Mallard ECE 290_ Computer Engineering I - Spring 2009 - HWK #8 Solution

Mallard ECE 290_ Computer Engineering I - Spring 2009 - HWK #8 Solution

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3/29/09 8:30 PM Mallard ECE 290: Computer Engineering I - Spring 2009 - HWK #8 Solution Page 1 of 10 HWK #8 Solution Problem 8.1 a. The Next state table is shown below: Current State Inputs Next State Outputs FF Inputs (part a) FF Inputs (part c) Q A Q B x 1 x 2 Q A + Q B + z 1 z 2 D A D B J A K A J B K B 0 0 0 0 0 0 0 0 0 0 0 x 0 x 0 0 0 1 0 0 0 0 0 0 0 x 0 x 0 0 1 0 0 0 0 0 0 0 0 x 0 x 0 0 1 1 1 0 0 0 1 0 1 x 0 x 0 1 0 0 0 0 0 0 0 0 0 x x 1 0 1 0 1 0 0 0 0 0 0 0 x x 1 0 1 1 0 0 1 1 0 0 1 0 x x 0 0 1 1 1 1 1 1 0 1 1 1 x x 0 1 0 0 0 1 1 0 1 1 1 x 0 1 x 1 0 0 1 1 1 0 0 1 1 x 0 1 x 1 0 1 0 0 0 0 1 0 0 x 1 0 x 1 0 1 1 1 0 0 0 1 0 x 0 0 x 1 1 0 0 1 1 0 1 1 1 x 0 x 0 1 1 0 1 1 1 0 0 1 1 x 0 x 0 1 1 1 0 0 1 1 1 0 1 x 1 x 0 1 1 1 1 1 1 1 0 1 1 x 0 x 0 b. The state diagram is shown here:

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3/29/09 8:30 PM Mallard ECE 290: Computer Engineering I - Spring 2009 - HWK #8 Solution Page 2 of 10 c. To draw the ROM implementation, we need only know the ROM inputs (QA, QB, x1, x2) and the ROM outputs (JA, KA, JB, KB, z1, z2): the ROM size will be 16 x 6. We don't even need to know the actual JK and z values! However, in order to specify the ROM programming table, we do need the JA, KA, JB, KB, z1, z2 values, already specified in the table from part (a). ROM Programming Table Address Memory Content QA QB x1 x2 JA KA JB KB z1 z2 0 0 0 0 0 x 0 x 0 0 0 0 0 1 0 x 0 x 0 0 0 0 1 0 0 x 0 x 0 0 0 0 1 1 1 x 0 x 0 0 0 1 0 0 0 x x 1 0 0 0 1 0 1 0 x x 1 0 0 0 1 1 0 0 x x 0 1 0 0 1 1 1 1 x x 0 1 0 1 0 0 0 x 0 1 x 0 1 1 0 0 1 x 0 1 x 0 0 1 0 1 0 x 1 0 x 0 1 1 0 1 1 x 0 0 x 0 0 1 1 0 0 x 0 x 0 0 1 1 1 0 1 x 0 x 0 0 0 1 1 1 0 x 1 x 0 1 1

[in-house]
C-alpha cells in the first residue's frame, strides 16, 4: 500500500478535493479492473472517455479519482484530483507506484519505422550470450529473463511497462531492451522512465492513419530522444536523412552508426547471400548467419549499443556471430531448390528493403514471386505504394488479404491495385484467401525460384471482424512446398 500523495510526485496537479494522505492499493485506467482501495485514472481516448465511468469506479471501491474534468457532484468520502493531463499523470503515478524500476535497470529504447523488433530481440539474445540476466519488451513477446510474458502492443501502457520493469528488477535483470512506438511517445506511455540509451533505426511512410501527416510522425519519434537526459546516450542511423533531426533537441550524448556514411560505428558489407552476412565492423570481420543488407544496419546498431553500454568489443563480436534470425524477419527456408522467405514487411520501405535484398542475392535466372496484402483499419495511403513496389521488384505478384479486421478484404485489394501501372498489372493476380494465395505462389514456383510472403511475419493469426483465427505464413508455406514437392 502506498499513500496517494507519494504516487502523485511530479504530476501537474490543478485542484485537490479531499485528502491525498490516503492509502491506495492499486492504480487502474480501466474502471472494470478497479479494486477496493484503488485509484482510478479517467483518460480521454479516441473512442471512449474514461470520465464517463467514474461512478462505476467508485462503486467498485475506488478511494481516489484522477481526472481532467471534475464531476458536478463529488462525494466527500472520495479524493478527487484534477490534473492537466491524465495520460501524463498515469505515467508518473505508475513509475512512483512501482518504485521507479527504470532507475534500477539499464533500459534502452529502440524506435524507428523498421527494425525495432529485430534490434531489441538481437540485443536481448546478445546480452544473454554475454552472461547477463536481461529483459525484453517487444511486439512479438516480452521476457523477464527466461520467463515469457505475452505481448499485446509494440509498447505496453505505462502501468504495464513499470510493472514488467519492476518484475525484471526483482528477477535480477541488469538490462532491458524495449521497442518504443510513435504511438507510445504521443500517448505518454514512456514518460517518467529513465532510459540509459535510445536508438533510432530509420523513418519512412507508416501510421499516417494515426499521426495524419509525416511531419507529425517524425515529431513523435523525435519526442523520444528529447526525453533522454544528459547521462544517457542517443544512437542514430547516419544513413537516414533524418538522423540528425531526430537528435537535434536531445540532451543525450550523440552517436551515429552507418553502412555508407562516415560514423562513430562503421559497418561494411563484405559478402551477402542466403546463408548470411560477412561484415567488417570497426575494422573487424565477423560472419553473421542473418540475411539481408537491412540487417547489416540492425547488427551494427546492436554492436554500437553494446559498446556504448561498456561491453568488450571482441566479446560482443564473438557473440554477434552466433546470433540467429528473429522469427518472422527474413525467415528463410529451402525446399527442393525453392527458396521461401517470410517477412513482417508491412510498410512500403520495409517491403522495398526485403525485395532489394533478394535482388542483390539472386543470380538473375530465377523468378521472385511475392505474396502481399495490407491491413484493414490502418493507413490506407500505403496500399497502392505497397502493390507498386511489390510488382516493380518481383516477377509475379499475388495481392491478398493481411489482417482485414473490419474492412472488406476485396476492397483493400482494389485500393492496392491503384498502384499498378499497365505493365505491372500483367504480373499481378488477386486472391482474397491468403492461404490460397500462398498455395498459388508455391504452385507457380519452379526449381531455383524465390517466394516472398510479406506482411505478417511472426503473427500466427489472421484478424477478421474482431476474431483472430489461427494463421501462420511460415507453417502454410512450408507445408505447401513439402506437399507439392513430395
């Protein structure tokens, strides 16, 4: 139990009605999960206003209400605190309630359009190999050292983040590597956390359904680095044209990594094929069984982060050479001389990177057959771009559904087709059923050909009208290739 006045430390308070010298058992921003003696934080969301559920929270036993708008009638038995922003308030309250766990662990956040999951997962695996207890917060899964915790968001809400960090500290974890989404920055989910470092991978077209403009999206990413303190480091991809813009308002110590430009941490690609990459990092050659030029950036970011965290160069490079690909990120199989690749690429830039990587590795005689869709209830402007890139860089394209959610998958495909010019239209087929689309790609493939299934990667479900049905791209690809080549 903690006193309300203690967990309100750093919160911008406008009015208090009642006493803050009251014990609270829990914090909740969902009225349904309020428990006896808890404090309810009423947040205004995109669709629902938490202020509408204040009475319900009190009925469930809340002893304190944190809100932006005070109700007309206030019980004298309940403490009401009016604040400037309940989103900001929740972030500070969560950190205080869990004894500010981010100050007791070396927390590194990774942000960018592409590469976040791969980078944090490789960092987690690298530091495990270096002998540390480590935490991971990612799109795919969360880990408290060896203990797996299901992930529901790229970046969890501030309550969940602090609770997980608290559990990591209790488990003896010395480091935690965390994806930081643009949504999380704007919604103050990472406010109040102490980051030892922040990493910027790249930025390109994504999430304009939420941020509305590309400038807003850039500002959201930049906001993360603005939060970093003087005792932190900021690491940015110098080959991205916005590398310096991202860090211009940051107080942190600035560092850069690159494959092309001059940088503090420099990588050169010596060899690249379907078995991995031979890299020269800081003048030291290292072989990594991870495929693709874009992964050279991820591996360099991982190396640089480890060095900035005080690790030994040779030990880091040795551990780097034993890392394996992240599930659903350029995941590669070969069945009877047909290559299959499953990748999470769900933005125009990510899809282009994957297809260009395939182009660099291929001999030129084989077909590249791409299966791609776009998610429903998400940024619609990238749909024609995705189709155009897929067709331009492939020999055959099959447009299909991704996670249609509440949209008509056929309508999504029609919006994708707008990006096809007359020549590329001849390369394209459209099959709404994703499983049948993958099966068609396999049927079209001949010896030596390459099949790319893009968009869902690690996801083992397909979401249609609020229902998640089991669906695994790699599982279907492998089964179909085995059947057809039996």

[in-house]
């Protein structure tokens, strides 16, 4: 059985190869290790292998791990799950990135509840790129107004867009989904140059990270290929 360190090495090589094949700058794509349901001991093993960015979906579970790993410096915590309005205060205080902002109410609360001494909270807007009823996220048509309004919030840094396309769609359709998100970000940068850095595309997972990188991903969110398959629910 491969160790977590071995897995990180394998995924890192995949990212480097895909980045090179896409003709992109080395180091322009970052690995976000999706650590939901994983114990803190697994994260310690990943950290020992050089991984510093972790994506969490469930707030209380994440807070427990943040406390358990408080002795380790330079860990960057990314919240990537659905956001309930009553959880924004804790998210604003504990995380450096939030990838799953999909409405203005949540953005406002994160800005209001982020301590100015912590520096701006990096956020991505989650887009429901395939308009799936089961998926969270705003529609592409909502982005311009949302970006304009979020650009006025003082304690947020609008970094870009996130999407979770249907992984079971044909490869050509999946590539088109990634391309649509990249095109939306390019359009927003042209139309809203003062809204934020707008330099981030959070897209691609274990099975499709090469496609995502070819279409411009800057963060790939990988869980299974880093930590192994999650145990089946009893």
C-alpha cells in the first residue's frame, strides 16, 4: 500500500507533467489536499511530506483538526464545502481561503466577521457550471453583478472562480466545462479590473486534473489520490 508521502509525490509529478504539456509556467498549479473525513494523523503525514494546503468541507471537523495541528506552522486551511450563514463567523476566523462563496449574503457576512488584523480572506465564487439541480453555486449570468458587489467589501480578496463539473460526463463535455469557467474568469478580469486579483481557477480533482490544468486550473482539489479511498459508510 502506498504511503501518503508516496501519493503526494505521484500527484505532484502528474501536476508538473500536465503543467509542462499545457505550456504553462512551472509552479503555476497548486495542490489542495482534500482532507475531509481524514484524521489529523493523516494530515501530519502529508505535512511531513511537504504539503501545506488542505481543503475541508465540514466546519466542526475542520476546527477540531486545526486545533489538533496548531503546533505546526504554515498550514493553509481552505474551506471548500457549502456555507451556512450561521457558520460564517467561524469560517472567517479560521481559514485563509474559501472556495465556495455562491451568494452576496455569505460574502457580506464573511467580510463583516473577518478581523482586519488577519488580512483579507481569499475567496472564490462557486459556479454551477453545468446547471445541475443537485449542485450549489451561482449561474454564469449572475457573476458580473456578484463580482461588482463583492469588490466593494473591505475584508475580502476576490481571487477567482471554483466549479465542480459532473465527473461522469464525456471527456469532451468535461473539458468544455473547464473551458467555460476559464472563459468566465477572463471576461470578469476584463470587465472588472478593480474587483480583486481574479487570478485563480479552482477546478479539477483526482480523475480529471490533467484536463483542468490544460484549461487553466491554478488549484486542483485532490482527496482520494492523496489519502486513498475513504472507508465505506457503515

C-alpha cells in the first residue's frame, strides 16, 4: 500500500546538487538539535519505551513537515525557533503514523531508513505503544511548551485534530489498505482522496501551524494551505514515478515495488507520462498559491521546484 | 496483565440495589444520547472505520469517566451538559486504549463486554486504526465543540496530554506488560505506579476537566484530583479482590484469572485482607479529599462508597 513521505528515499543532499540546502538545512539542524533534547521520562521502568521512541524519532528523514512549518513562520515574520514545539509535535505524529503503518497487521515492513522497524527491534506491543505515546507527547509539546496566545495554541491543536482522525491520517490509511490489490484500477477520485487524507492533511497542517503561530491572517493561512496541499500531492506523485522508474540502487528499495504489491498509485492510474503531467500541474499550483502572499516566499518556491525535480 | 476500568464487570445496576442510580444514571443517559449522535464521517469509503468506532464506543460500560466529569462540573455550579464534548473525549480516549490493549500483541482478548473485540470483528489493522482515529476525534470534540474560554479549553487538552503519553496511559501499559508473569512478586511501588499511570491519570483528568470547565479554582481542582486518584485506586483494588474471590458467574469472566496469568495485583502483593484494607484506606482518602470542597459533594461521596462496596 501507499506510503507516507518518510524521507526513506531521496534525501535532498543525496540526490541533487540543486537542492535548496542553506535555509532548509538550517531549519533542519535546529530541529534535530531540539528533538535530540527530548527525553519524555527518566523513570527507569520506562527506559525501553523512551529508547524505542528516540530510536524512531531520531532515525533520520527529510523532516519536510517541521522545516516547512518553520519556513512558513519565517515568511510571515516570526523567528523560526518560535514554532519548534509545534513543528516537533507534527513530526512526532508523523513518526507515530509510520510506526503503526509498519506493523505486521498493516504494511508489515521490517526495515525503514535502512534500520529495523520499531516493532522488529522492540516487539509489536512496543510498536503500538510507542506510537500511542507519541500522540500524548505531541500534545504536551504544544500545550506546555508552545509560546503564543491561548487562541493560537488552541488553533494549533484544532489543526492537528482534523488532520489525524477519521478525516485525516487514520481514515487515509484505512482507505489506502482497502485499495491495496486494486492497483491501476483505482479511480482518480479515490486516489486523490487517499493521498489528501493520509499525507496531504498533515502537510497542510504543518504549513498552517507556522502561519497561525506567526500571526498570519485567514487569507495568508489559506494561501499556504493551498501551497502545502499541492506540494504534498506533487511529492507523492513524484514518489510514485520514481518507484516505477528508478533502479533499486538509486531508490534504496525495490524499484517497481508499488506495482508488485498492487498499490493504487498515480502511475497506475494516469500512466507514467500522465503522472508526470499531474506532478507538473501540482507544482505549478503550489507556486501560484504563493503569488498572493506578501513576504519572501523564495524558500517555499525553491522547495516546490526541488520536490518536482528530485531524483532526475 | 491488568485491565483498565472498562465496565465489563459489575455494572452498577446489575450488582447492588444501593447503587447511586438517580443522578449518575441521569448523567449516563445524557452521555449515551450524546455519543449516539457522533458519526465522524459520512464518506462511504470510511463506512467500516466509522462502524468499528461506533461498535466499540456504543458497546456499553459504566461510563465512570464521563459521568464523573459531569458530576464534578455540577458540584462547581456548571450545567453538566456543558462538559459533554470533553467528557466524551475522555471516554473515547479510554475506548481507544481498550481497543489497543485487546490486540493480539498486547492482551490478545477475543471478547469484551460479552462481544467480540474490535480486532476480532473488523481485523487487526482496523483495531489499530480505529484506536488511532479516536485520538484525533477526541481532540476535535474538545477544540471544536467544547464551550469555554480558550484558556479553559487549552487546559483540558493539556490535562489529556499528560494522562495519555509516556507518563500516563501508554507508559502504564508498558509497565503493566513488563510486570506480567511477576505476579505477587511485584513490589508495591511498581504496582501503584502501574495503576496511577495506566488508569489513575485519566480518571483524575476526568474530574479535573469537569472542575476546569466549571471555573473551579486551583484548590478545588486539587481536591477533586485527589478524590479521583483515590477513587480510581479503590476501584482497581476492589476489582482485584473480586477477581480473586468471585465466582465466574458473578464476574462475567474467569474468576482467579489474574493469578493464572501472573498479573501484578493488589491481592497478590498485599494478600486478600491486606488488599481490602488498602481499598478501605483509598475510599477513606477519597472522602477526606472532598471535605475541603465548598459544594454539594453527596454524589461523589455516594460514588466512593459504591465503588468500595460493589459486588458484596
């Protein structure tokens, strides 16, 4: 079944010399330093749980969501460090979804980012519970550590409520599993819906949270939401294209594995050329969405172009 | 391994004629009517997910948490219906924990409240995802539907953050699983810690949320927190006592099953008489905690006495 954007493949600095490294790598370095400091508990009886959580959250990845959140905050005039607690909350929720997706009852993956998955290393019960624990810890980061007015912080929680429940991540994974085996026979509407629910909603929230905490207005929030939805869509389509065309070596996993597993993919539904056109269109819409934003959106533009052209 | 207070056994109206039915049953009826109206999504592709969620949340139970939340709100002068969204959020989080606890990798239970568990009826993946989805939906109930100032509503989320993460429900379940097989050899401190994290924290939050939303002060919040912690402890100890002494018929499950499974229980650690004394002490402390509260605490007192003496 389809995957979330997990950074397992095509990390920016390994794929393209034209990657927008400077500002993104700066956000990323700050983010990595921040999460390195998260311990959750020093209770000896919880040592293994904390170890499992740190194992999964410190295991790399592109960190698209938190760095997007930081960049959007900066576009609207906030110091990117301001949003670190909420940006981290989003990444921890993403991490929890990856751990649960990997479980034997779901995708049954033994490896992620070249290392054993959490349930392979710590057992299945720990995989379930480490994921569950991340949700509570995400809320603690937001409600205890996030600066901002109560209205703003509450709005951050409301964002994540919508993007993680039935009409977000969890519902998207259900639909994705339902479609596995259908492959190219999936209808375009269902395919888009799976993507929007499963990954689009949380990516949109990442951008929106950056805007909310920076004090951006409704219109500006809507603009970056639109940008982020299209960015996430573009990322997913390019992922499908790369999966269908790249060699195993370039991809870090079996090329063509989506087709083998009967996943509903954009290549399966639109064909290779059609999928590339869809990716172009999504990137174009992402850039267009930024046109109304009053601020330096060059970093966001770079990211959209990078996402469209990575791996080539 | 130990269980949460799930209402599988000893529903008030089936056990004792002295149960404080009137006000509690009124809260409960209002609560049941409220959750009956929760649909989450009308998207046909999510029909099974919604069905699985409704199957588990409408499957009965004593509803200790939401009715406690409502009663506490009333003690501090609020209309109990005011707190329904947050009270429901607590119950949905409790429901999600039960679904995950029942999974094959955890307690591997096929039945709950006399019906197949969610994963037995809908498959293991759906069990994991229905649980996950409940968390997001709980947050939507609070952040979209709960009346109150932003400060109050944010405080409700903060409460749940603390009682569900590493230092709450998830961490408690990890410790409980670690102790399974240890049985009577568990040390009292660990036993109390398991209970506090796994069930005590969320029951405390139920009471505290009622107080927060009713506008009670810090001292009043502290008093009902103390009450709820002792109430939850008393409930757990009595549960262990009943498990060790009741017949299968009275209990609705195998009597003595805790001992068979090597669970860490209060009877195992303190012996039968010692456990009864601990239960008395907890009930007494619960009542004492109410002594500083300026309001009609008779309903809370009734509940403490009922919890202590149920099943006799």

3/29/09 8:30 PM Mallard ECE 290: Computer Engineering I - Spring 2009 - HWK #8 Solution Page 3 of 10 1 1 1 1 x 0 x 0 1 0 * Note the don't cares in the above table should be set to either a 1 or a 0 in the actual implementation. They are left as X's here to indicate that they could either be a 1 or a 0, but when actually implementing the ROM these would need to be set to a 0 or a 1. Check Answer Problem 8.2. (a. i.) State Meaning A - 0 (Start State) B 1 has just been read C 10 has just been read D 100 has just been read E 101 has just been read (ii) Using the "window on the input sequence" means we shift the input values into a shift register. We want to be able to look at the most recent 4 bits, so we need 3 flip-flops. Since 1001 and 1011 only differ by one bit, we can look for 10X1. This is implemented below. Note that the

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This note was uploaded on 11/16/2009 for the course ECE 290 taught by Professor Brown during the Spring '08 term at University of Illinois at Urbana–Champaign.

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Mallard ECE 290_ Computer Engineering I - Spring 2009 - HWK #8 Solution

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